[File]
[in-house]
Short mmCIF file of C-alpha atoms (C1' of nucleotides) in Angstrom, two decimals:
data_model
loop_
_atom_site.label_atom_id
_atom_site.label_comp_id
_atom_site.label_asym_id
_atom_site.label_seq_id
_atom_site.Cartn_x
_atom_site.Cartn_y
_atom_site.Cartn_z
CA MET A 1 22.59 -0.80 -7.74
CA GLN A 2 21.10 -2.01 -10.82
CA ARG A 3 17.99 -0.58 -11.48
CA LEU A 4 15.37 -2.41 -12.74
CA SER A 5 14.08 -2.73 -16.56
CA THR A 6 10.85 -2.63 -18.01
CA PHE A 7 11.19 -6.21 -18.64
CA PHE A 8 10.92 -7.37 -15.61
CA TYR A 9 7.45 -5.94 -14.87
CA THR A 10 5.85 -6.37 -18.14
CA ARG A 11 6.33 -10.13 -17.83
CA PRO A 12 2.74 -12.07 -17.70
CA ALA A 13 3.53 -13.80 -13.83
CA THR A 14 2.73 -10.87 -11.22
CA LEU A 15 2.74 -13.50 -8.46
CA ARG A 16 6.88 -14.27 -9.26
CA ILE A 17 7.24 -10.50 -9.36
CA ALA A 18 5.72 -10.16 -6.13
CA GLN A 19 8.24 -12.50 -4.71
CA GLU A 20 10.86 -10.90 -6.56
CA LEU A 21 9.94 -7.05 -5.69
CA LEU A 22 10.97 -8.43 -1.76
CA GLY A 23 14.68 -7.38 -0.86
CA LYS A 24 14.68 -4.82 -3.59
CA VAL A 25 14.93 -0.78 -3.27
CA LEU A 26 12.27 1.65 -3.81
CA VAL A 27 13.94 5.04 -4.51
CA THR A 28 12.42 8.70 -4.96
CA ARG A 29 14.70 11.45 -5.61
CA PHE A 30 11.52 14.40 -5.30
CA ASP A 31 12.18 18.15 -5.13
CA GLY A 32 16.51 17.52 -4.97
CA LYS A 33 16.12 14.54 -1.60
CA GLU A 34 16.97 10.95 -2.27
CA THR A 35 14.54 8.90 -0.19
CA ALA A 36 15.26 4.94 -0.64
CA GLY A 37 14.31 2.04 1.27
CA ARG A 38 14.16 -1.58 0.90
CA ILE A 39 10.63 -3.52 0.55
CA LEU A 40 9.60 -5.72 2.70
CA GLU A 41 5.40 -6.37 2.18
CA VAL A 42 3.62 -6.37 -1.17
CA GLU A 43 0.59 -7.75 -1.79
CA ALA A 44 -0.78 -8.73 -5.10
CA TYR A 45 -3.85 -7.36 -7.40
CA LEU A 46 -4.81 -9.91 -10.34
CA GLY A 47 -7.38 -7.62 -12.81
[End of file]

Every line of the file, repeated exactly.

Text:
[in-house]
Short mmCIF file of C-alpha atoms (C1' of nucleotides) in Angstrom, two decimals:
data_model
loop_
_atom_site.label_atom_id
_atom_site.label_comp_id
_atom_site.label_asym_id
_atom_site.label_seq_id
_atom_site.Cartn_x
_atom_site.Cartn_y
_atom_site.Cartn_z
CA MET A 1 22.59 -0.80 -7.74
CA GLN A 2 21.10 -2.01 -10.82
CA ARG A 3 17.99 -0.58 -11.48
CA LEU A 4 15.37 -2.41 -12.74
CA SER A 5 14.08 -2.73 -16.56
CA THR A 6 10.85 -2.63 -18.01
CA PHE A 7 11.19 -6.21 -18.64
CA PHE A 8 10.92 -7.37 -15.61
CA TYR A 9 7.45 -5.94 -14.87
CA THR A 10 5.85 -6.37 -18.14
CA ARG A 11 6.33 -10.13 -17.83
CA PRO A 12 2.74 -12.07 -17.70
CA ALA A 13 3.53 -13.80 -13.83
CA THR A 14 2.73 -10.87 -11.22
CA LEU A 15 2.74 -13.50 -8.46
CA ARG A 16 6.88 -14.27 -9.26
CA ILE A 17 7.24 -10.50 -9.36
CA ALA A 18 5.72 -10.16 -6.13
CA GLN A 19 8.24 -12.50 -4.71
CA GLU A 20 10.86 -10.90 -6.56
CA LEU A 21 9.94 -7.05 -5.69
CA LEU A 22 10.97 -8.43 -1.76
CA GLY A 23 14.68 -7.38 -0.86
CA LYS A 24 14.68 -4.82 -3.59
CA VAL A 25 14.93 -0.78 -3.27
CA LEU A 26 12.27 1.65 -3.81
CA VAL A 27 13.94 5.04 -4.51
CA THR A 28 12.42 8.70 -4.96
CA ARG A 29 14.70 11.45 -5.61
CA PHE A 30 11.52 14.40 -5.30
CA ASP A 31 12.18 18.15 -5.13
CA GLY A 32 16.51 17.52 -4.97
CA LYS A 33 16.12 14.54 -1.60
CA GLU A 34 16.97 10.95 -2.27
CA THR A 35 14.54 8.90 -0.19
CA ALA A 36 15.26 4.94 -0.64
CA GLY A 37 14.31 2.04 1.27
CA ARG A 38 14.16 -1.58 0.90
CA ILE A 39 10.63 -3.52 0.55
CA LEU A 40 9.60 -5.72 2.70
CA GLU A 41 5.40 -6.37 2.18
CA VAL A 42 3.62 -6.37 -1.17
CA GLU A 43 0.59 -7.75 -1.79
CA ALA A 44 -0.78 -8.73 -5.10
CA TYR A 45 -3.85 -7.36 -7.40
CA LEU A 46 -4.81 -9.91 -10.34
CA GLY A 47 -7.38 -7.62 -12.81